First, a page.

These are what we call the 'YMMV items.' Things that some people find in this work. We call them 'your mileage might vary' because not everyone sees these things in the same way. This starts discussions in the trope lists, a thing we don't want. Please use the discussion page if you'd like to discuss any of these items.
Complete Monster: The Queen has been emotionally abusing her own daughter, Yorda, for her entire life, imprisoning her in a small cage hanging from a ceiling (which was actually considered a form of torture in medieval times) as well as manipulating her into thinking that she'll die if she ever leaves the castle, effectively breaking her spirit. It's implied that this is the reason why Yorda is so passive during the game; it's not because she's weak, it's because she's broken. Then, there's the fact that she's been manipulating a village into sacrificing their children and that said sacrifice involves sealing those children inside of coffins until they die. And it's also implied that she controls their spirits after death as her shadow-monster servants.
Disappointing Last Level: Inverted. At the end of the last level, Ico and Yorda get separated. Some players will find themselves breathing a sigh of relief, as it means an end to the annoying and frustrating Escort Mission so the game can instead focus entirely on being a free-flowing Cinematic Platformer.
Ico's character design can inspire this. If you look closely at where his bandages meet his horns, it looks like they've been torn, as if the horns sprouted abruptly. He also seems to be wearing normal children's clothes. He must've been taken away suddenly, without giving him, his family, and his friends any time to cope emotionally.
There are numerous graves throughout the castle, seeming to have been built all at the same time. They're just curiosities until you remember that they're all meant for the Queen. Just how long has she planned for her immortality and how long has she been alive?
Game Breaker: Well, as game-breaking as an item in Ico can be, but the lightsaber will clearly save you a lot of trouble, considering how tedious the shadows can be to fight with a normal weapon.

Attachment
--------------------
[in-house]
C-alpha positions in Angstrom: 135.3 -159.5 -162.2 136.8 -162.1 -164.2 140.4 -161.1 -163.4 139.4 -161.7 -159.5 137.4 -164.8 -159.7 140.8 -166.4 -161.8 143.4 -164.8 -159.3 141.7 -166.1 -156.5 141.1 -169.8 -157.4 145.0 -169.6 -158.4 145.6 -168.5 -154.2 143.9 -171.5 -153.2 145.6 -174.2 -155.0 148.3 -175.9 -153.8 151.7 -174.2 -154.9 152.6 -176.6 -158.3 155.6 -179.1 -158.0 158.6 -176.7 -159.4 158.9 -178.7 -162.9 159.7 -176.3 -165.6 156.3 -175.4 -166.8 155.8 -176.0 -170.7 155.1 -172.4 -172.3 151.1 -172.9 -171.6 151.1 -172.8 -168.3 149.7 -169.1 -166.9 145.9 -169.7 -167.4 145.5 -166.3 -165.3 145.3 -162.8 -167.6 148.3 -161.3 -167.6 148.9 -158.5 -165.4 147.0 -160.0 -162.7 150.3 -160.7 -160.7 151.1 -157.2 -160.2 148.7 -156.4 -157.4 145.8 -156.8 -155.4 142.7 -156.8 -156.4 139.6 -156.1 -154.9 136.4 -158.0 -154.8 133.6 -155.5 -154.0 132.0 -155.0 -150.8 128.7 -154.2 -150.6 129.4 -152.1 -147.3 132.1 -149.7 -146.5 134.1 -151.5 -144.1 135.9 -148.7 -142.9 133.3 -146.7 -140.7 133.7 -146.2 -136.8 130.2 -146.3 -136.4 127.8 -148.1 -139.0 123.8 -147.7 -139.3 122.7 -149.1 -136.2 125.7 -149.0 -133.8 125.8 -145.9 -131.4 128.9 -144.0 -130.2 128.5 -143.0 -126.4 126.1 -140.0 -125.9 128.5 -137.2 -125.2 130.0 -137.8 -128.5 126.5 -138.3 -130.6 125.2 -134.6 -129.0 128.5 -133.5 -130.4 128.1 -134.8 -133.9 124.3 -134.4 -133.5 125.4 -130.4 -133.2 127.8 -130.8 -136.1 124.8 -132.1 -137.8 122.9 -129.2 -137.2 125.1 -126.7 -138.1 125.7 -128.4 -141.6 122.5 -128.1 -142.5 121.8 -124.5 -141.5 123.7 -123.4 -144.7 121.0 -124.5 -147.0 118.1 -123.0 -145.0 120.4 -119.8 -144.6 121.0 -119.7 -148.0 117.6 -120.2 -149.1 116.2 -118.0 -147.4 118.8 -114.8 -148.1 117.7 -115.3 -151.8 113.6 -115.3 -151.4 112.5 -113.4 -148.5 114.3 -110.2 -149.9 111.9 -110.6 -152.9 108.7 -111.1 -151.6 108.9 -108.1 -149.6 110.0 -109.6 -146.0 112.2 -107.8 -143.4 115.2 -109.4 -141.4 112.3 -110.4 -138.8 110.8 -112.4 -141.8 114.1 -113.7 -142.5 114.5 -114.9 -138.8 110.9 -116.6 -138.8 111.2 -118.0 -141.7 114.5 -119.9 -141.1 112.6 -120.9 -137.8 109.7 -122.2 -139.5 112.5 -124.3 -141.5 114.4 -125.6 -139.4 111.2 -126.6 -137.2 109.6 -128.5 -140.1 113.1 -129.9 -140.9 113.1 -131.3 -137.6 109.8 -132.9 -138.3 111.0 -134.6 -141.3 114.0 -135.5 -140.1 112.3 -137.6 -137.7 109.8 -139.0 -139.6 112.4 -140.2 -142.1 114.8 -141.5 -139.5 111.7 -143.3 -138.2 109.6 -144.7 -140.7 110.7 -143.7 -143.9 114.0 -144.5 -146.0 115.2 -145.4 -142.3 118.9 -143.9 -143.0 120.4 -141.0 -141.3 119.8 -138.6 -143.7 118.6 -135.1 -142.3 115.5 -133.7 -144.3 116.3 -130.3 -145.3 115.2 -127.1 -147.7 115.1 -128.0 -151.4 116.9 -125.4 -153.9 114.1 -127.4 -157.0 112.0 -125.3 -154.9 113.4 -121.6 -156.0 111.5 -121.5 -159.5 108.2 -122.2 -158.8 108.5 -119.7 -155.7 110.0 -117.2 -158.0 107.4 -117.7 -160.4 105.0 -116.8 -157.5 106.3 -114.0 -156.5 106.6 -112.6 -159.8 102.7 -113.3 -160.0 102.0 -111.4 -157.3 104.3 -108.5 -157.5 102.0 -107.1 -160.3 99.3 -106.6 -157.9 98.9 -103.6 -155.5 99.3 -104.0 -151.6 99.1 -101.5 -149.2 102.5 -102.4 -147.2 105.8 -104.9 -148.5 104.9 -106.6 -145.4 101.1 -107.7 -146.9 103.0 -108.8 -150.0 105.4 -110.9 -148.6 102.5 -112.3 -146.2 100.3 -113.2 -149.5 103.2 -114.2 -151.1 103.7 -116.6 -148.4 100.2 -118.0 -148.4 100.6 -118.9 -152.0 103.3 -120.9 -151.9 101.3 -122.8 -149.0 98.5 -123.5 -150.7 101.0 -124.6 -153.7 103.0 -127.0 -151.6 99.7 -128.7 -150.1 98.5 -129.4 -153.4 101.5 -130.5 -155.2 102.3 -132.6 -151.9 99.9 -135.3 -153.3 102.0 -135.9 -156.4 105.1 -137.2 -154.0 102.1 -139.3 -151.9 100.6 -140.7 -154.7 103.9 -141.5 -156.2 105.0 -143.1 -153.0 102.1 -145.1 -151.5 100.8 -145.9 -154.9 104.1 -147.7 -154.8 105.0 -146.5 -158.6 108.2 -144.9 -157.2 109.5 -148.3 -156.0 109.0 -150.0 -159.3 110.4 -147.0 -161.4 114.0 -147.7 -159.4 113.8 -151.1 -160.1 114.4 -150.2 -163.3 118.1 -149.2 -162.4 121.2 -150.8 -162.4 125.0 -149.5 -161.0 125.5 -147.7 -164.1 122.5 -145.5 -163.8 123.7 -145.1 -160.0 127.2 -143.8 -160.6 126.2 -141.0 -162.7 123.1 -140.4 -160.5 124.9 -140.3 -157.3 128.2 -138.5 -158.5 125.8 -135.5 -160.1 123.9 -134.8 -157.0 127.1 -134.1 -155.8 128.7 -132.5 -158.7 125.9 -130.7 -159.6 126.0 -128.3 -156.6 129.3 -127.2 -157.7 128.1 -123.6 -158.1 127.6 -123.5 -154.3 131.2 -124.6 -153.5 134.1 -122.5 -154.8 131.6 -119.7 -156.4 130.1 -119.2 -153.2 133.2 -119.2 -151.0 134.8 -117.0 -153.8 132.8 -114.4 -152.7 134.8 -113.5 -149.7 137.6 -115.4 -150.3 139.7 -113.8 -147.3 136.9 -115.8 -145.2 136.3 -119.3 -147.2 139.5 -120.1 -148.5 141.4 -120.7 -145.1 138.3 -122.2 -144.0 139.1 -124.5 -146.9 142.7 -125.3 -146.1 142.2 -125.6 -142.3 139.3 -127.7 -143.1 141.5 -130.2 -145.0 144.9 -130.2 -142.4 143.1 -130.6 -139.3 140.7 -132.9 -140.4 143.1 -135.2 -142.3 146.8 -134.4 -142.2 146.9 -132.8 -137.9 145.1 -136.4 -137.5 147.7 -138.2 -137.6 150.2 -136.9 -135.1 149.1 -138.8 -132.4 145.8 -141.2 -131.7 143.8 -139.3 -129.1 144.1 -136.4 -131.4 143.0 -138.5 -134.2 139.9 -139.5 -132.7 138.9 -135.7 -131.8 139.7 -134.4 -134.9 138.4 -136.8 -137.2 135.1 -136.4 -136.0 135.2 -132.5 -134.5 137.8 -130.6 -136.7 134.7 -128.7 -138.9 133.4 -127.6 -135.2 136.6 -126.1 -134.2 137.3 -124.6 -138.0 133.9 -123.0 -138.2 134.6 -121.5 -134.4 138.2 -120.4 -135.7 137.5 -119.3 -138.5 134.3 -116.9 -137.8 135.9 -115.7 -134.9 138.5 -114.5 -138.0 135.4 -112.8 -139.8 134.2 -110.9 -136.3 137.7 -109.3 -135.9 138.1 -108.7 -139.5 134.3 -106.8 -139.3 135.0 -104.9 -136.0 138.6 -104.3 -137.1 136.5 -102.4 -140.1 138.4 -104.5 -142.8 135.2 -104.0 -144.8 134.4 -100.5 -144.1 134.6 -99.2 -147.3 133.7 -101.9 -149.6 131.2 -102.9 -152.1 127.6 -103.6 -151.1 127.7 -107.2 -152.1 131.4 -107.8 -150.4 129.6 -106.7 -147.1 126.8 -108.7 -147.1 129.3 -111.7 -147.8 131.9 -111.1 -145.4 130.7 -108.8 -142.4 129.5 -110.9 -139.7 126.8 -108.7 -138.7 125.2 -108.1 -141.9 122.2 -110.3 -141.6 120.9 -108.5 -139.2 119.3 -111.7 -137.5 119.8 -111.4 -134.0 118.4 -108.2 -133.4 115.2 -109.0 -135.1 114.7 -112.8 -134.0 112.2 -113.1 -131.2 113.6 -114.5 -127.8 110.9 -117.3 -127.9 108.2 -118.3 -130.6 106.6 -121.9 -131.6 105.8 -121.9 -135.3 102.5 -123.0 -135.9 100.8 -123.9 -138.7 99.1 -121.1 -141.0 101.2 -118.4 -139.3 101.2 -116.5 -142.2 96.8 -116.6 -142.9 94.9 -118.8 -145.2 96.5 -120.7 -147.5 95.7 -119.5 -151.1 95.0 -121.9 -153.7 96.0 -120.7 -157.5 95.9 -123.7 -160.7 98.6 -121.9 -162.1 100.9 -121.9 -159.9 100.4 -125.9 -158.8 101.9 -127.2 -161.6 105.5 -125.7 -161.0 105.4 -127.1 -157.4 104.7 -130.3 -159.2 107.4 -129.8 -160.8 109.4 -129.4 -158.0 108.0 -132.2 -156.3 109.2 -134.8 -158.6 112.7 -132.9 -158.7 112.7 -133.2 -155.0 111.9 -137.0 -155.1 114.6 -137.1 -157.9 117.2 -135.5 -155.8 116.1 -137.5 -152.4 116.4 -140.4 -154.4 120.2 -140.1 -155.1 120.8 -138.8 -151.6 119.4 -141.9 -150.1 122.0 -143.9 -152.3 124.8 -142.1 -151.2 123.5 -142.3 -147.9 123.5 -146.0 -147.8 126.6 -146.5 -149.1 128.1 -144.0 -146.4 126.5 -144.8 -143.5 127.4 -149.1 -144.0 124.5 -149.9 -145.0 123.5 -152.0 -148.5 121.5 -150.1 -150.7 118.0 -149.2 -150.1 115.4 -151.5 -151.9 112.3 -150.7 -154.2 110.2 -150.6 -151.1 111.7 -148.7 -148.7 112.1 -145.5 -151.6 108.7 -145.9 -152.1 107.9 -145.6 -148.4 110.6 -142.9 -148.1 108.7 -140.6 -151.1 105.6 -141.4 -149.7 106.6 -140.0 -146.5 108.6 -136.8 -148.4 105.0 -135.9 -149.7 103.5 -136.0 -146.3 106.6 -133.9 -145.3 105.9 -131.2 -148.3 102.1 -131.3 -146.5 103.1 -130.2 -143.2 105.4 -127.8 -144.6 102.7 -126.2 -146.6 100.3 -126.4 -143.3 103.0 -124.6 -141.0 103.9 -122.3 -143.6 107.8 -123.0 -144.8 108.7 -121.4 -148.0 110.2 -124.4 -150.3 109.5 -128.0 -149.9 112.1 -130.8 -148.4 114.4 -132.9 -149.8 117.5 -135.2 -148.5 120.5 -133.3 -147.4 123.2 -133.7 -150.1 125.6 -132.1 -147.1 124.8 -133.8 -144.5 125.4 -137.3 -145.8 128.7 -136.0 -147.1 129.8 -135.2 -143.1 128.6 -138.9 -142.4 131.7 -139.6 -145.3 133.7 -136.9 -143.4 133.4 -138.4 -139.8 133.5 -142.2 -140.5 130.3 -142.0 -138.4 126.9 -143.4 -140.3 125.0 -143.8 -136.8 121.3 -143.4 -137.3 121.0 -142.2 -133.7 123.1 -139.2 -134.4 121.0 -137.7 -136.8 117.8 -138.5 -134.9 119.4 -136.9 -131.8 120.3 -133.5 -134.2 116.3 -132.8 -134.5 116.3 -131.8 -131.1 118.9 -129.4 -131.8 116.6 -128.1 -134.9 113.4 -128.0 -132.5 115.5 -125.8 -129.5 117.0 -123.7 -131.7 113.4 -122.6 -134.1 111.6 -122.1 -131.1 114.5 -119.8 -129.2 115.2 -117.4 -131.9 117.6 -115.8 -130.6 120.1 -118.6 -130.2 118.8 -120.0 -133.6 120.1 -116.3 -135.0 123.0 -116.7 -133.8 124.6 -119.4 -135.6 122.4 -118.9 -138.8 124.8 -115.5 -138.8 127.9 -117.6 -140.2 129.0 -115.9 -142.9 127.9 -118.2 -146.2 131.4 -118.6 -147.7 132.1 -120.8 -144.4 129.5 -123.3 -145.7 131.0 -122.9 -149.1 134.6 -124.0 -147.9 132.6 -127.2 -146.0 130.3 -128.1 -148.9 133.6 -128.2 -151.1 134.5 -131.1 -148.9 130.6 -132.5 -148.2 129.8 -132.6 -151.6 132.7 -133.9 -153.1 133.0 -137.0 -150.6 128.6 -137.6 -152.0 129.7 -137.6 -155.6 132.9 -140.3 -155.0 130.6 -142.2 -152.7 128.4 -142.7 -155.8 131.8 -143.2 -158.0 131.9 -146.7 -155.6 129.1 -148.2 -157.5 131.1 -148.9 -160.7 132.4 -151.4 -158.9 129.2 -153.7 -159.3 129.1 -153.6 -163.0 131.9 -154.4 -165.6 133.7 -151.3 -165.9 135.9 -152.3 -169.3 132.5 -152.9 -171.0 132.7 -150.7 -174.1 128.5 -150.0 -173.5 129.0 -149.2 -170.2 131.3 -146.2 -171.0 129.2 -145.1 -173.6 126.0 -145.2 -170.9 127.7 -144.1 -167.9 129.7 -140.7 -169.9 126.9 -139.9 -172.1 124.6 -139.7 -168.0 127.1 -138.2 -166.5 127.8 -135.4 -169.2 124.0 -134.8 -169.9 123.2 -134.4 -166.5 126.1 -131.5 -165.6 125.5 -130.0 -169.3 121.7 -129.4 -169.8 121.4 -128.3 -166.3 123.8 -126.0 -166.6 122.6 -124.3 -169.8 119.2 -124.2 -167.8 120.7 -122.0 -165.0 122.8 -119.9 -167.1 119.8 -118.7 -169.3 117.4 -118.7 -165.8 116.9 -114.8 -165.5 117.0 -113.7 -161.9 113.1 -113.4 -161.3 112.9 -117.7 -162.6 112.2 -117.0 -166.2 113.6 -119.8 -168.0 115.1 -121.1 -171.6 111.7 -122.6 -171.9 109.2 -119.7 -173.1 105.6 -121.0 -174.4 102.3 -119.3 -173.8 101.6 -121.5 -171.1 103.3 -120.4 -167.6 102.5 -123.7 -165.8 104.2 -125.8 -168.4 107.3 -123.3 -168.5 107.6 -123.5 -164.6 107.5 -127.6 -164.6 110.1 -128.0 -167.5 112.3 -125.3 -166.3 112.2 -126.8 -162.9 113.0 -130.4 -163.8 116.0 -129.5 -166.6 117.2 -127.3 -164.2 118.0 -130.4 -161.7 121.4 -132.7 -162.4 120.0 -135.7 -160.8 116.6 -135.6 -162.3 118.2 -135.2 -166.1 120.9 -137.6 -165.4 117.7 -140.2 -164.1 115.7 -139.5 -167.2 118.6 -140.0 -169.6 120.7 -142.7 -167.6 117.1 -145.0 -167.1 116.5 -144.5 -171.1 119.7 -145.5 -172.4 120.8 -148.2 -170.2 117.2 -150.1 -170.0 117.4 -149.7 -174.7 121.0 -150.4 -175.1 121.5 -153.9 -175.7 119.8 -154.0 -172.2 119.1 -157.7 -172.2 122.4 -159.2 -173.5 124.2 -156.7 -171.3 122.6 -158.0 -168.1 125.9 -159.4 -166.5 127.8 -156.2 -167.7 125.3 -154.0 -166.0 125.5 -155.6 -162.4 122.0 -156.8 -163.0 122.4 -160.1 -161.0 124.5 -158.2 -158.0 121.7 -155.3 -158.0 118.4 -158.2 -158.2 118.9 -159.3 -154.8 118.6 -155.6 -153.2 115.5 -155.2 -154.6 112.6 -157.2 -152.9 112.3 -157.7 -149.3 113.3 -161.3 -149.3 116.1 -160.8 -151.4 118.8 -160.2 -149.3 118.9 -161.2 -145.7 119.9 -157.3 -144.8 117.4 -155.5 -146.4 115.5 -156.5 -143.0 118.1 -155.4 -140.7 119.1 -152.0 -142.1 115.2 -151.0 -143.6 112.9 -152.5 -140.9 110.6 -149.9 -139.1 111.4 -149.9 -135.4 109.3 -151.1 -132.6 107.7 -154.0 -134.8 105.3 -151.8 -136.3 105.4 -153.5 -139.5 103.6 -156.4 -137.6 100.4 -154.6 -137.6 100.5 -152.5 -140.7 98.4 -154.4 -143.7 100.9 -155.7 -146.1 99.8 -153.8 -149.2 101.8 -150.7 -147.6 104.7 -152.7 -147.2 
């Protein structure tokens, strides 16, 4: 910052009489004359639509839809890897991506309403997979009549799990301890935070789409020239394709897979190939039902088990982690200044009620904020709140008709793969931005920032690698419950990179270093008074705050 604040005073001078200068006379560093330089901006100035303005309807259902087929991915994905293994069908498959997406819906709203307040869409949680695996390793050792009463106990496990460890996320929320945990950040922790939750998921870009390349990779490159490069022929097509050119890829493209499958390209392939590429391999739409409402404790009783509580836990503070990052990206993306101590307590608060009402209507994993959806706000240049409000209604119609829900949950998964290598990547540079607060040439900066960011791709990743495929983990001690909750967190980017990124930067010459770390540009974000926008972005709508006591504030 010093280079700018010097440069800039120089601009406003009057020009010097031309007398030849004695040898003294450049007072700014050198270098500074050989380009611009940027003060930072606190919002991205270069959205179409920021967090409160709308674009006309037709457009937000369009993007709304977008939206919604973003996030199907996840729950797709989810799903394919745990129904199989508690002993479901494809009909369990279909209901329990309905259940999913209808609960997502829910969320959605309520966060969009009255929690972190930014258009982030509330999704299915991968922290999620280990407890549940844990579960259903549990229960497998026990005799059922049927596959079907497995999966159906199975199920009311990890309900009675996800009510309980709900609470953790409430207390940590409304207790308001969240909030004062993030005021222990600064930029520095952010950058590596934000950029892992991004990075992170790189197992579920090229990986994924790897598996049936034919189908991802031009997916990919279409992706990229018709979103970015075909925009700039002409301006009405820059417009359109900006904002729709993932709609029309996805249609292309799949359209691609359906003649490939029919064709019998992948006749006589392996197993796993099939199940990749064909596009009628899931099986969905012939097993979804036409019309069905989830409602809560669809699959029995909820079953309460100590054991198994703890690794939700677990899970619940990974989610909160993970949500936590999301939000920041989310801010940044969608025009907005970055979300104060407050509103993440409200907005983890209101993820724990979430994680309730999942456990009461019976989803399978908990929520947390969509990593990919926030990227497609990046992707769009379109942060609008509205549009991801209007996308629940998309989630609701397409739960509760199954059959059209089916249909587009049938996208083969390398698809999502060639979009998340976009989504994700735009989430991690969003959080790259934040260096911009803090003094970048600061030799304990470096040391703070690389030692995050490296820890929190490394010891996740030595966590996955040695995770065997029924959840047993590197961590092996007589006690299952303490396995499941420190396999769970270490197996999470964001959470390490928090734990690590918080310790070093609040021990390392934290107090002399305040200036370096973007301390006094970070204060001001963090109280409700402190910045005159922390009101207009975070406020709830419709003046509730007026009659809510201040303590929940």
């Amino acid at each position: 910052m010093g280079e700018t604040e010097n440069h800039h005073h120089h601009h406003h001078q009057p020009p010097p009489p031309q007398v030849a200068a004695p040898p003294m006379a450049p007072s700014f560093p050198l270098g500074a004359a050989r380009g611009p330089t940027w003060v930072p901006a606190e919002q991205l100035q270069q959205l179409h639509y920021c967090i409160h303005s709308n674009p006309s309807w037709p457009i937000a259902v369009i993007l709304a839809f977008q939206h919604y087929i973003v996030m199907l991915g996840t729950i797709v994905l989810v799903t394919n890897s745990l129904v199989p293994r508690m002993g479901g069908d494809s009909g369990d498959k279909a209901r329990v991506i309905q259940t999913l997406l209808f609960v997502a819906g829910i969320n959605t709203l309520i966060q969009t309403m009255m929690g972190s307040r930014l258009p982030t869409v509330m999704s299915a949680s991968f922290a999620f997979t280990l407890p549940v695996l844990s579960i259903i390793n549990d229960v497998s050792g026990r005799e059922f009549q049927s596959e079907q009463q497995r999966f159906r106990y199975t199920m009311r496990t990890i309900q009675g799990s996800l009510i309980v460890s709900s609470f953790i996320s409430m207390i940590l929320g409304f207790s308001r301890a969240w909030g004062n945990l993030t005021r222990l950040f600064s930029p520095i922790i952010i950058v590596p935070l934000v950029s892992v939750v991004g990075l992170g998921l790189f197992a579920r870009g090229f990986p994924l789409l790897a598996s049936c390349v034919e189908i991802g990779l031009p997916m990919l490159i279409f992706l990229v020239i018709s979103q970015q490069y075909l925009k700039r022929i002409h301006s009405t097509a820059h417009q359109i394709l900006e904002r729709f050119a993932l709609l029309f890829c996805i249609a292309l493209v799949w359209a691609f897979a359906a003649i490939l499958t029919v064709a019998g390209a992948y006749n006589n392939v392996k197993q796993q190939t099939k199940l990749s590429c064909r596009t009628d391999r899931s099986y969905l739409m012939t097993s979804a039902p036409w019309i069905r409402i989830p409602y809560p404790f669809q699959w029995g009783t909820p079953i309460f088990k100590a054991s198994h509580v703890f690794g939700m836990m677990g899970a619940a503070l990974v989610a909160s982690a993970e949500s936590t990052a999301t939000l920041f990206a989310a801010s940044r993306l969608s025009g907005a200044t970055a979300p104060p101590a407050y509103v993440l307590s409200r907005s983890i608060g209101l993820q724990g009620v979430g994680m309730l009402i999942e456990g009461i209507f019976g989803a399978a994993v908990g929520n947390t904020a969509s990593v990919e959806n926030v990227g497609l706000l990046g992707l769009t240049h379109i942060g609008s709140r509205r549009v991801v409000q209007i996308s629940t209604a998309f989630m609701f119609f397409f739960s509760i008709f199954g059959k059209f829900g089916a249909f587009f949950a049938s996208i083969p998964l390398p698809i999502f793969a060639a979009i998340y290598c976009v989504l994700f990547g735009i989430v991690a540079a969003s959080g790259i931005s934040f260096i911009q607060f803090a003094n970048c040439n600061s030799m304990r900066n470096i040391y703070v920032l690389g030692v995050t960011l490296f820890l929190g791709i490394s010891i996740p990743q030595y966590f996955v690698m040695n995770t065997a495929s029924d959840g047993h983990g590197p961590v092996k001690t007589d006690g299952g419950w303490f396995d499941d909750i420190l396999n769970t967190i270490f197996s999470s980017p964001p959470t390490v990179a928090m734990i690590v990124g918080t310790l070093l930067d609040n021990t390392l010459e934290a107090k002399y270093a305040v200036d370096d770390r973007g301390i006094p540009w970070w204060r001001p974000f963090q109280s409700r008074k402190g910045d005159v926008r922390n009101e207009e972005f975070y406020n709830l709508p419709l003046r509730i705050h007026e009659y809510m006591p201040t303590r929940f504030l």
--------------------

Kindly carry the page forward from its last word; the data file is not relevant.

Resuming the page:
Goddamn Bats: All the shadows are this. They won't do any significant damage (except if they push you off a ledge…), but will get in your way, and you spend much time waving your stick in the air while trying to hit them.
Good Bad Bugs: In the original PAL version, setting the framerate to a certain setting allowed you to jump amazingly high with carefully-timed button presses. This made it possible to finish the game in less than an hour.
Guide Dang It: Finding the secret weapons. If you are not informed (or don't look at the trophies in the PS3 edition), you won't even suspect there are secret weapons! After all, weapons don't really have much importance to begin with and Ico isn't exactly the kind of game where you would expect such Easter eggs.
When you enter the East Arena for the first time, it will seem like you've hit a dead end. It turns out that the door to the next room is hidden in the shadows. It doesn't matter how high you turn up the brightness in-game or on your television screen. The corner of the room with the door is pitch-black. You can be stuck for hours looking for hidden switches and whacking everything with your stick.
Moral Event Horizon: At first, the Queen seems to be a worried, if arrogant mother who just wants her daughter back. But once it's revealed that she plans to kill Yorda and use her body to extend her own life...
The shadows are the souls of horned people entombed alive in the castle. Including children.
The ones in the pod room are different to those seen in the rest of the game. They're child-sized and shaped, aren't interested in you, and only want to look at the petrified Yorda. But you have to kill them, anyways.
Ico's intended fate at the beginning of the game. He's not only condemned to a tomb but also shackled. Alone and trapped in the dark, with only luck saving him from either suffocation or dehydration, whichever came first.
The walls of the tomb room are packed full of identical pods, indicating that Ico's intended fate isn't exactly unique.
Player Punch: Returning to the hall of pods where you started the game from after you're separated from Yorda — only to find her surrounded by shadows of horned boys like yourself and turned to stone. Then, killing all those shadows who mean you no harm at all.
Scrappy Mechanic: Some players think that the Escort Mission aspect of the game is no better implemented and just as annoying as in any other title, significantly damaging a potentially quite effective platforming game.